Of Chinese Walls and Hahvuhd Yahds

Screen-Shot-2013-08-02-at-5_29_40-PMWhat on earth is a Chinese Wall?  Yes, it could be the Great Wall of China. But it’s not.  It is a business term, which is defined as an “ethical barrier between divisions of a financial (or other) institution to avoid conflict of interest.” (Investorpedia)

The typical example would be an investment banking firm with multiple lines of business. Perhaps one division is helping a company sell its bonds to the public, and perhaps another division is analyzing its client’s assets, etc.  One division might realize its assets are worth about 20 cents on the dollar, while the other is trying to ream the public by selling the bonds for 97 cents on the dollar. (Any bells going off yet? Think Mortgage Crisis).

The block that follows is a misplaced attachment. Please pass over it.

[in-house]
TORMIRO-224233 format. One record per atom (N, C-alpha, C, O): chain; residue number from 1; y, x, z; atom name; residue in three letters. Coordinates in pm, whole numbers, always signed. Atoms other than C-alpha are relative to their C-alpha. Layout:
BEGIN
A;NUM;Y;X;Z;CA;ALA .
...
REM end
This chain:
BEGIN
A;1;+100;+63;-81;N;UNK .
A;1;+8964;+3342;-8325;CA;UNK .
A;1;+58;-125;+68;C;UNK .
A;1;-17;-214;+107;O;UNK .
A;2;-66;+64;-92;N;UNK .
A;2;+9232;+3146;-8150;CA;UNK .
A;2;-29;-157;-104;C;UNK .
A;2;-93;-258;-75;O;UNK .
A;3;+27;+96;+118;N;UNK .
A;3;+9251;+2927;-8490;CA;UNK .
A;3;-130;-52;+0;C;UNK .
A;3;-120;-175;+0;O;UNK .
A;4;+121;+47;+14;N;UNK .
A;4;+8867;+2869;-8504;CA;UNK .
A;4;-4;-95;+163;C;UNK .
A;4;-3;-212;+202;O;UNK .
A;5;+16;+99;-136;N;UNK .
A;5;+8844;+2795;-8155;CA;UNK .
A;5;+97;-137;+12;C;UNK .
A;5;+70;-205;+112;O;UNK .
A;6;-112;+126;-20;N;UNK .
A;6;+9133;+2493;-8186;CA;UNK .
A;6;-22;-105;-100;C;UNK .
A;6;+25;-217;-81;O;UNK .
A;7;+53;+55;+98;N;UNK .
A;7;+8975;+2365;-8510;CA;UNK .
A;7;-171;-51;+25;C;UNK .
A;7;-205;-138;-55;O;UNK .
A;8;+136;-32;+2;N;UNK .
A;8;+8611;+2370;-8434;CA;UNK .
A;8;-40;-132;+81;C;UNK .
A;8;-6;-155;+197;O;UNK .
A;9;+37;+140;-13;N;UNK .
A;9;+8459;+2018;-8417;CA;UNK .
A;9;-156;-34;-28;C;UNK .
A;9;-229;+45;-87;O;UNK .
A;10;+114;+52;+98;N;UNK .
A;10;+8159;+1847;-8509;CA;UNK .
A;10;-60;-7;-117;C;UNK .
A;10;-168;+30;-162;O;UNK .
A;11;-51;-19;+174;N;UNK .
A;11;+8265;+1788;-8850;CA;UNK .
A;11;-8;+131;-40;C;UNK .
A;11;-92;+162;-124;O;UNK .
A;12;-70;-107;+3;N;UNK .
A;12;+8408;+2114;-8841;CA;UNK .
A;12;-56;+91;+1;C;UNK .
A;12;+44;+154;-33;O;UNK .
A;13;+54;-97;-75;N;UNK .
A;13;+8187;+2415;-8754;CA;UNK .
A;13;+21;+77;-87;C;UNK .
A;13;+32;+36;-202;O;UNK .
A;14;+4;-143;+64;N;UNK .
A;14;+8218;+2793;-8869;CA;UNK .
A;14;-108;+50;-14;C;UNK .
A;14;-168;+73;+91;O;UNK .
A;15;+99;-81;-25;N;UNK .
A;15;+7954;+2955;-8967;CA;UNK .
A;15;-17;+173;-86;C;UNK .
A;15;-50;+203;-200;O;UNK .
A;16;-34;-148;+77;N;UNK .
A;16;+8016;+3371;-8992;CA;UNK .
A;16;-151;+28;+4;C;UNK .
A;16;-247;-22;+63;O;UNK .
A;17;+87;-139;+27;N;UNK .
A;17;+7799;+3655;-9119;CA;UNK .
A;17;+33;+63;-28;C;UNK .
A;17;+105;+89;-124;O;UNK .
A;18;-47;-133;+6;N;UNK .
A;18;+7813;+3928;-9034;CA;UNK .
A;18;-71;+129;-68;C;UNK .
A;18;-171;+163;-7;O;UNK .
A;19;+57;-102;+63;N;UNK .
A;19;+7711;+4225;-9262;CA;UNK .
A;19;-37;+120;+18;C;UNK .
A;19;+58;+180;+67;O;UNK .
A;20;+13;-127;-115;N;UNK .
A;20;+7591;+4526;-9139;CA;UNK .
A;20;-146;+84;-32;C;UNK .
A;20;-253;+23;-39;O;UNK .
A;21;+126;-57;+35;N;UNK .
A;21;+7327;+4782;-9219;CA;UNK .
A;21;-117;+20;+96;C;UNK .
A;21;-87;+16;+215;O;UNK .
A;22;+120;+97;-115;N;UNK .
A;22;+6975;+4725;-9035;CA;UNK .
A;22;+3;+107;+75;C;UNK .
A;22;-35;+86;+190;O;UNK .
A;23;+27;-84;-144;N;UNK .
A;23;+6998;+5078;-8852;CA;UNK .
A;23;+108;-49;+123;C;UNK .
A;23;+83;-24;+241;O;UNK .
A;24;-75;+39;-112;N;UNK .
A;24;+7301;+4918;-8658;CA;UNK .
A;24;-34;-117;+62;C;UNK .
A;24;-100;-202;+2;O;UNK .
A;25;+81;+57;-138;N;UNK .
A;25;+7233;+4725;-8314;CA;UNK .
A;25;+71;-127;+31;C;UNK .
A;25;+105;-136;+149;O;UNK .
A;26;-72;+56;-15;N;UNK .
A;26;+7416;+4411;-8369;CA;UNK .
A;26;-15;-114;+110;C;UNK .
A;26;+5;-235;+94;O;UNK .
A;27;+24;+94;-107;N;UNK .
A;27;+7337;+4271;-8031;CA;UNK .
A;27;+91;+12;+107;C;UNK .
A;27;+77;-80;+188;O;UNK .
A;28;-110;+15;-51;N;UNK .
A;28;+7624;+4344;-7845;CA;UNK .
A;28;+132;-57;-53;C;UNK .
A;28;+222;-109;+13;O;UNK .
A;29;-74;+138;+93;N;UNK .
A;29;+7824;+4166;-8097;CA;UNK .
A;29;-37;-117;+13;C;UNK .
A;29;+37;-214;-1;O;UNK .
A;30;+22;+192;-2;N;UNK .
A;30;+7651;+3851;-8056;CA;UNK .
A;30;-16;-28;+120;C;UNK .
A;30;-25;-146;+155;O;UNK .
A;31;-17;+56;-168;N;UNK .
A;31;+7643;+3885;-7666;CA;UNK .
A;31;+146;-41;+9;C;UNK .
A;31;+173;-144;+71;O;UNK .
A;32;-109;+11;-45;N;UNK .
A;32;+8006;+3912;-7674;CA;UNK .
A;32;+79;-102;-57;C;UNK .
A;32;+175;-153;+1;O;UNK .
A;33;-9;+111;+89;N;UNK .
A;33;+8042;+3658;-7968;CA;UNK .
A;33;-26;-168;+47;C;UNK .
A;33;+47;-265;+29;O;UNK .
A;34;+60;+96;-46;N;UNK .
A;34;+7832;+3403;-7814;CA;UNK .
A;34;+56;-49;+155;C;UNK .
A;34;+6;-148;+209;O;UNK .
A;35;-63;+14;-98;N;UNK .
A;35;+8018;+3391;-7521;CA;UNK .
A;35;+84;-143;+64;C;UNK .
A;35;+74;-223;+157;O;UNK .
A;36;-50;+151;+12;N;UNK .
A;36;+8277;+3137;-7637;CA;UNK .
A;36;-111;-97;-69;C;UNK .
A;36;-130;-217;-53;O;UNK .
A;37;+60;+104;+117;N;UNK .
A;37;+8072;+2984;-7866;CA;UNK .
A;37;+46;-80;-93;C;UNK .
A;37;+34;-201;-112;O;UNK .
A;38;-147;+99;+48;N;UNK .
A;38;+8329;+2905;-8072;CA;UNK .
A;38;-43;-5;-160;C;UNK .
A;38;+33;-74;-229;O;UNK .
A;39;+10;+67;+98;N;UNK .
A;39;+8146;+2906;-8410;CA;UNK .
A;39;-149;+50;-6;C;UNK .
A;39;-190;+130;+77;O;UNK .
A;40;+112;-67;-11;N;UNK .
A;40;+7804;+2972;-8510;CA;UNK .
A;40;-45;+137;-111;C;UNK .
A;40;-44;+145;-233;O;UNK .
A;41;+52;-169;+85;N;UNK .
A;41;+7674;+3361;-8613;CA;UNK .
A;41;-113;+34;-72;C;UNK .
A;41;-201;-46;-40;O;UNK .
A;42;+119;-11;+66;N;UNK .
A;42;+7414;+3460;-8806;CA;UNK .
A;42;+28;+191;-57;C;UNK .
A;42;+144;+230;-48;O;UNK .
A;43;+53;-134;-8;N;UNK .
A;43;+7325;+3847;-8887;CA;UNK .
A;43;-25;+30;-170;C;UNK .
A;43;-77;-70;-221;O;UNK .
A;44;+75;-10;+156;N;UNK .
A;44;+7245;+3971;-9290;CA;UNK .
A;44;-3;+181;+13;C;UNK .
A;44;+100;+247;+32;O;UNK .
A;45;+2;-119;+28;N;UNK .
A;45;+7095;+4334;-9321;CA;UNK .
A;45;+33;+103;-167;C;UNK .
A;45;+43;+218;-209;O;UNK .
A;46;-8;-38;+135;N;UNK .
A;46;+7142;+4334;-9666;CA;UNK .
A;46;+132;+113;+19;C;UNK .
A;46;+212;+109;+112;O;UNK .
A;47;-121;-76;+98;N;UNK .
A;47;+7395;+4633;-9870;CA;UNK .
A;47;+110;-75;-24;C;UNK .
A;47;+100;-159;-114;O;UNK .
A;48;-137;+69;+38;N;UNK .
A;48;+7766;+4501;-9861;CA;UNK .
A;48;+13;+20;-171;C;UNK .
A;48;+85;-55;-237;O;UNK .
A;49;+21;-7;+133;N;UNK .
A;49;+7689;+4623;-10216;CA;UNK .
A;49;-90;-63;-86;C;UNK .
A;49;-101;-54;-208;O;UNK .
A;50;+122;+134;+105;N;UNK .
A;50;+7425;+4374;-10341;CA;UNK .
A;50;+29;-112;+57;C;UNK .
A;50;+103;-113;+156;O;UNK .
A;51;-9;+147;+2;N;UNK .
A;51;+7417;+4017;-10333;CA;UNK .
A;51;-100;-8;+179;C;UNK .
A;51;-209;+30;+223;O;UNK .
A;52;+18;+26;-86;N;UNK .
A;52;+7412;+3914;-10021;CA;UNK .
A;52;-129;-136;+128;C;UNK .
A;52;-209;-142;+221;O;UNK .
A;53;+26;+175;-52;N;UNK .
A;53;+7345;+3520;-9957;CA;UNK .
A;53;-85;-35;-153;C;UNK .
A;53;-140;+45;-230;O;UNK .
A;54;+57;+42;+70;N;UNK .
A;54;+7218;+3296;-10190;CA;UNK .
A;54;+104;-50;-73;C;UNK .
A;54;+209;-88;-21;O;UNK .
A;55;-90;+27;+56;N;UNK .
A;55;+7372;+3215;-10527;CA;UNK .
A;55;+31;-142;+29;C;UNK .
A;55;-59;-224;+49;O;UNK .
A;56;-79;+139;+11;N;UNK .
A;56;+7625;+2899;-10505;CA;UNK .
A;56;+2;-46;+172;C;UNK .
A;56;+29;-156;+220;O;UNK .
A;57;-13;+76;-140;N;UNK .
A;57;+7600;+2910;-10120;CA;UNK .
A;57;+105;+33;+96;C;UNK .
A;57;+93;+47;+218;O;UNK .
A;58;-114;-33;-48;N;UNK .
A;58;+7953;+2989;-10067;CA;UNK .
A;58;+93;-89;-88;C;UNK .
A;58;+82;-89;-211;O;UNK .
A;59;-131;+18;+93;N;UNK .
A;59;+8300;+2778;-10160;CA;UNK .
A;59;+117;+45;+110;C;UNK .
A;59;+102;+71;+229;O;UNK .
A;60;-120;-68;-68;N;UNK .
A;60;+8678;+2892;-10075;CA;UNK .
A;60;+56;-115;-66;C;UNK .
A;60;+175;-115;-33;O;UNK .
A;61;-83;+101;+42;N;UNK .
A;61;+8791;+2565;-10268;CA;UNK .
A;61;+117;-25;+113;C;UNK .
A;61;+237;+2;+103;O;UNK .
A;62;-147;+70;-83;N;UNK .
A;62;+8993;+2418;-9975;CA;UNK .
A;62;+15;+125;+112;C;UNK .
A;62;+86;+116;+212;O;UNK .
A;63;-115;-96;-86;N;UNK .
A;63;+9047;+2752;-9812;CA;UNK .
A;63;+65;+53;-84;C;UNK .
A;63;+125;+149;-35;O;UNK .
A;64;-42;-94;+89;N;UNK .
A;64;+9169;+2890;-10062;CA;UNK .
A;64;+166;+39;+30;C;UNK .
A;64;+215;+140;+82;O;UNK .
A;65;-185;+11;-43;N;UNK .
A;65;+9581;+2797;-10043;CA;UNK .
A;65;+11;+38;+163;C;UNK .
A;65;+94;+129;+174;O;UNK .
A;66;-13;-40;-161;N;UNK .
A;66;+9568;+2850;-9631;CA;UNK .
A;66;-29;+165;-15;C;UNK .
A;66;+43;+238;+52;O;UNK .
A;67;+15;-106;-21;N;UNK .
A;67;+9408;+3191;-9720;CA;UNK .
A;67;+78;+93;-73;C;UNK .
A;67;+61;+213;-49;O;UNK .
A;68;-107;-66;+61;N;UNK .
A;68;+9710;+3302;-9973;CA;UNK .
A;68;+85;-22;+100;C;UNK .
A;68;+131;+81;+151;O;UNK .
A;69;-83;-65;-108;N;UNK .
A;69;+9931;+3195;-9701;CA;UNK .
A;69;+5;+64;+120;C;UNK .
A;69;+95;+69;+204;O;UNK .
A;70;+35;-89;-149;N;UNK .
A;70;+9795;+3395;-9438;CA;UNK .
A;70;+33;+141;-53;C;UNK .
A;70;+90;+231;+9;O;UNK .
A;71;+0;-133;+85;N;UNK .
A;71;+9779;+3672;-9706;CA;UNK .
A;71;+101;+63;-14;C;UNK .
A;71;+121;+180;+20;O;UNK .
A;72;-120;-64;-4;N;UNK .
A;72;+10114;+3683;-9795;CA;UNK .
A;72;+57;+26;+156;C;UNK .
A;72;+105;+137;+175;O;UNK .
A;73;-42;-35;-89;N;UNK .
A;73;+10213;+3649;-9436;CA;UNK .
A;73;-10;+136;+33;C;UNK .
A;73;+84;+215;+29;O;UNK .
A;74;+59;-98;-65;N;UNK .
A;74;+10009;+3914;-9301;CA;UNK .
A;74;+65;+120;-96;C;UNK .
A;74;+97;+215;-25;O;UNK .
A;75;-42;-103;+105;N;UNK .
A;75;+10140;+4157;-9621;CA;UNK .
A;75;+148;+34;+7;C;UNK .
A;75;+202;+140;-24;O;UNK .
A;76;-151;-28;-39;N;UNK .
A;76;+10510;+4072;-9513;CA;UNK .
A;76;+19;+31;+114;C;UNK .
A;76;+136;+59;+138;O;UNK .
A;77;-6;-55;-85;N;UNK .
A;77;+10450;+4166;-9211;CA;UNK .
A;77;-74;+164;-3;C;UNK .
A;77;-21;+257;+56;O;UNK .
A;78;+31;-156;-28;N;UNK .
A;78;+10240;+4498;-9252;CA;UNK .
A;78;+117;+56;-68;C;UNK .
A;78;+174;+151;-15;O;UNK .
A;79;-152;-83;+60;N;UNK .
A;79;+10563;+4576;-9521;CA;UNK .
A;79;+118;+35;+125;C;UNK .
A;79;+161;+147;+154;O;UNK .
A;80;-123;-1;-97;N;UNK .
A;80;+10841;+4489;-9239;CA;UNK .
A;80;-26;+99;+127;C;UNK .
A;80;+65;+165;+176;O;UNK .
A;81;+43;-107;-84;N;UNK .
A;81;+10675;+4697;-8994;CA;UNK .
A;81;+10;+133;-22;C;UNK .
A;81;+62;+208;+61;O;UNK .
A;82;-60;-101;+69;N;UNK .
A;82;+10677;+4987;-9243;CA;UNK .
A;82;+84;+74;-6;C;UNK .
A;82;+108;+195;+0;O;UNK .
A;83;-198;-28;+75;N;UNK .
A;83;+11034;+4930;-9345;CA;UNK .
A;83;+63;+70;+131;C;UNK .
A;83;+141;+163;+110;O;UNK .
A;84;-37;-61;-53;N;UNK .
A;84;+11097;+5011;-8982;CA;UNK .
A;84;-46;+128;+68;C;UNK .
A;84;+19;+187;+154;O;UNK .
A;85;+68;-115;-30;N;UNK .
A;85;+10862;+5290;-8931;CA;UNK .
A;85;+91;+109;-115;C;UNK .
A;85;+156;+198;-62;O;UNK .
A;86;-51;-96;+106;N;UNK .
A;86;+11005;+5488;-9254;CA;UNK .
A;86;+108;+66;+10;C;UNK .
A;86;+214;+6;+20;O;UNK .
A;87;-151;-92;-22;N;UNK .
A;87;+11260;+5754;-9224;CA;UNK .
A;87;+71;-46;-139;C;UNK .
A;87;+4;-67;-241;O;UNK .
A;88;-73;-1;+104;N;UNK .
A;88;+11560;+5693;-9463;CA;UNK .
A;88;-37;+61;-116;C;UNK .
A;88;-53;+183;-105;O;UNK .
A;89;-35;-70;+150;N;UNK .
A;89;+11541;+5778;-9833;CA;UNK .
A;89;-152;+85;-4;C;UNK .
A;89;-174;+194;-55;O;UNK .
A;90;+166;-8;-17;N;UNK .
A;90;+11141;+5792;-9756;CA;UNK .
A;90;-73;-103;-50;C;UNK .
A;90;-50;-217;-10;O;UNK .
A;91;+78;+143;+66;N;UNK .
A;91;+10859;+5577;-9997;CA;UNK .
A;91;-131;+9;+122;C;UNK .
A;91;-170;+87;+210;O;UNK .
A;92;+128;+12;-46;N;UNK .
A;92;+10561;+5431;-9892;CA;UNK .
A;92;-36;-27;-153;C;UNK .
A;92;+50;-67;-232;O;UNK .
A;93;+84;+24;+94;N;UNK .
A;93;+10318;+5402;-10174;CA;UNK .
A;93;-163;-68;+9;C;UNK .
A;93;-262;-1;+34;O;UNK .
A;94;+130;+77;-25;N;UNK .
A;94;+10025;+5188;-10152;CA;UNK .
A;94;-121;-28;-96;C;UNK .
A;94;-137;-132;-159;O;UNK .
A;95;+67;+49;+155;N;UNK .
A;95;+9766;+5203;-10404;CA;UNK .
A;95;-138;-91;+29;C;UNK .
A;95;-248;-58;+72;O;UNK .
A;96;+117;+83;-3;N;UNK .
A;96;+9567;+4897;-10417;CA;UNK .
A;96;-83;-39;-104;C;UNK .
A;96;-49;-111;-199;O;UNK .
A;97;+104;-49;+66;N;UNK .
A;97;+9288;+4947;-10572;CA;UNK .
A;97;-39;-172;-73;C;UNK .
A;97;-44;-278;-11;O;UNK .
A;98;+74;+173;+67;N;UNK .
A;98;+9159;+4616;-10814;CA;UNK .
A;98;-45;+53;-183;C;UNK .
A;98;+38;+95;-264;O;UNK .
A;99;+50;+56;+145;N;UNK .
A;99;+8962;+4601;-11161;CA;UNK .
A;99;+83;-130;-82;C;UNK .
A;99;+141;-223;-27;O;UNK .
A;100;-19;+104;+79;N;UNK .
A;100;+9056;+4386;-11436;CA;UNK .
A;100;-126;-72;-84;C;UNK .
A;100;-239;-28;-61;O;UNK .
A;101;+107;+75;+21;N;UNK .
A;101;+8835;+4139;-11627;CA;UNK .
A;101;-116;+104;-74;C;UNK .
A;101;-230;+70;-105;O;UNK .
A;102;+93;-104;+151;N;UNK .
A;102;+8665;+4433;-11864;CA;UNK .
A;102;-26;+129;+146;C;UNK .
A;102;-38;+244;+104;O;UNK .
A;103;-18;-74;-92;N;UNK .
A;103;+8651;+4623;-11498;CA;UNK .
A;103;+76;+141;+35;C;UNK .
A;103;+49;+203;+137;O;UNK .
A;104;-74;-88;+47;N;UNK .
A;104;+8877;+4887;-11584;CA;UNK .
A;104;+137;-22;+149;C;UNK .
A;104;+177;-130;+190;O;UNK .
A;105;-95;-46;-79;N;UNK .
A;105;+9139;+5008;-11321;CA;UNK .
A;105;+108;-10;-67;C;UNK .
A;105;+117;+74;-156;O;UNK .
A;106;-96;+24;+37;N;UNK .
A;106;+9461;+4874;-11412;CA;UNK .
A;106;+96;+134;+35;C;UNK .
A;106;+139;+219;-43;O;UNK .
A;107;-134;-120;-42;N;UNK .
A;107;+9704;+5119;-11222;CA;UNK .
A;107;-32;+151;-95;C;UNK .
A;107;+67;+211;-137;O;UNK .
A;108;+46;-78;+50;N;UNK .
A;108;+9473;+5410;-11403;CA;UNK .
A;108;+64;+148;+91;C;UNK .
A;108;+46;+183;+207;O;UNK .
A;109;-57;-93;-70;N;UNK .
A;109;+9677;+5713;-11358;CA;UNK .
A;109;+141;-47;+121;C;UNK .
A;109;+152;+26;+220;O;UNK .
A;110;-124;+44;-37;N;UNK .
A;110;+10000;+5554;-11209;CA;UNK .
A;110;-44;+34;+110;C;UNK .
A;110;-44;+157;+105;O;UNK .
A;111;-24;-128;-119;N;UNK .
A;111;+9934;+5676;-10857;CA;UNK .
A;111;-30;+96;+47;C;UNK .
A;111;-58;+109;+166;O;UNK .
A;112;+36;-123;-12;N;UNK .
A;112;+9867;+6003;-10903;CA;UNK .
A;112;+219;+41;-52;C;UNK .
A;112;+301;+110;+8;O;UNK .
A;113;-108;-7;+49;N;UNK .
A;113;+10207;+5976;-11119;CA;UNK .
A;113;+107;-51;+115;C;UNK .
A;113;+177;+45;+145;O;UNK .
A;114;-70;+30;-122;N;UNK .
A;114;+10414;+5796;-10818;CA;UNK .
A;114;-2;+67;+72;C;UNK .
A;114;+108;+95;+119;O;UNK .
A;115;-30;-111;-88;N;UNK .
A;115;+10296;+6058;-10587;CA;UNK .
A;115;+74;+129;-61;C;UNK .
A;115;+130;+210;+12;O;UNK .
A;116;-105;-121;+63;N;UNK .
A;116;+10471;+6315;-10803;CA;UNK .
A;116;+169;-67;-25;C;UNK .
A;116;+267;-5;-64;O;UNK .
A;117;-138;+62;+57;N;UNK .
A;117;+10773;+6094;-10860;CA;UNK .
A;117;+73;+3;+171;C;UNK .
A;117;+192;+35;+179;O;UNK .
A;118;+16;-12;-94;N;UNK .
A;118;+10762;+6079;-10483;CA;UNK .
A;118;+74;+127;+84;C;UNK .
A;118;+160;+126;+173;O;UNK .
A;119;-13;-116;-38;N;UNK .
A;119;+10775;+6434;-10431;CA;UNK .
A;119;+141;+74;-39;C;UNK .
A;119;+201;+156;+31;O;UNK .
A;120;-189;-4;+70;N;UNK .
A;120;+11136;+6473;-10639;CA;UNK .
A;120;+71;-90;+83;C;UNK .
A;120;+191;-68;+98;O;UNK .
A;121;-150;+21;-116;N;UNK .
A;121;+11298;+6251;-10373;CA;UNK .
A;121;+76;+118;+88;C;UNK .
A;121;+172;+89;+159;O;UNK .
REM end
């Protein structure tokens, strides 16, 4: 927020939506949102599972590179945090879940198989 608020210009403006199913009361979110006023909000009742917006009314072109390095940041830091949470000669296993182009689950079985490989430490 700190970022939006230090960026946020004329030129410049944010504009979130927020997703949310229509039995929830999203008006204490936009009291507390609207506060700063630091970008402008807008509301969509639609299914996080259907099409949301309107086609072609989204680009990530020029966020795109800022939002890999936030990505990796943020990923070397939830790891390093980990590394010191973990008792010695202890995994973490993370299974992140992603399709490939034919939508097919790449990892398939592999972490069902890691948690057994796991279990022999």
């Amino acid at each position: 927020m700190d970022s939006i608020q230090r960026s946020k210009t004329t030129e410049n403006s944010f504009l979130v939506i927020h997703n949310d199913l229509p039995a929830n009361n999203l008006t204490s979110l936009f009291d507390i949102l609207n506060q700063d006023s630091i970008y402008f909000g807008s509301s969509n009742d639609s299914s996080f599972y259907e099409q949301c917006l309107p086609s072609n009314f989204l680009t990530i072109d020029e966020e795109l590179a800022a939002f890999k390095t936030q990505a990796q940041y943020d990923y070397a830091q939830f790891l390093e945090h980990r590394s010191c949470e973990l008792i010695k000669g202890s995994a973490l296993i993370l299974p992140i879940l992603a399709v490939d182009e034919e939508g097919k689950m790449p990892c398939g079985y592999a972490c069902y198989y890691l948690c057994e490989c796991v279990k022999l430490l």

Anywho, imagine what would happen if  one sports team also owned the major newspaper in that town.  John W. Henry the owner of the Boston Red Sox is now the owner of the Boston Globe, purchasing the newspaper from the New York Times for the absurdly low purchase price of $70M – a mere $1.030B less than the purchase price in 1993.  Two years prior, the Times rejected a $300 million offer from Aaron Kushner, CEO of Freedom Communications, Inc.  That’s some astute valuation work NTY.  But back to my point:  Isn’t it quite possible that the Boston Red Globe will essentially be a PR outlet for the team. So many great stories will go unwritten.  Chicken and beer in the dugout, we will never hear about. Roid-rage incidents such as smashing a harmless dugout phone and nearly taking out the team’s best player, will go un-reported. Pitchers missing a start, only to be found on the golf course.  Who will know?

Forget the Chinese Wall, how about a giant Cone of Silence?

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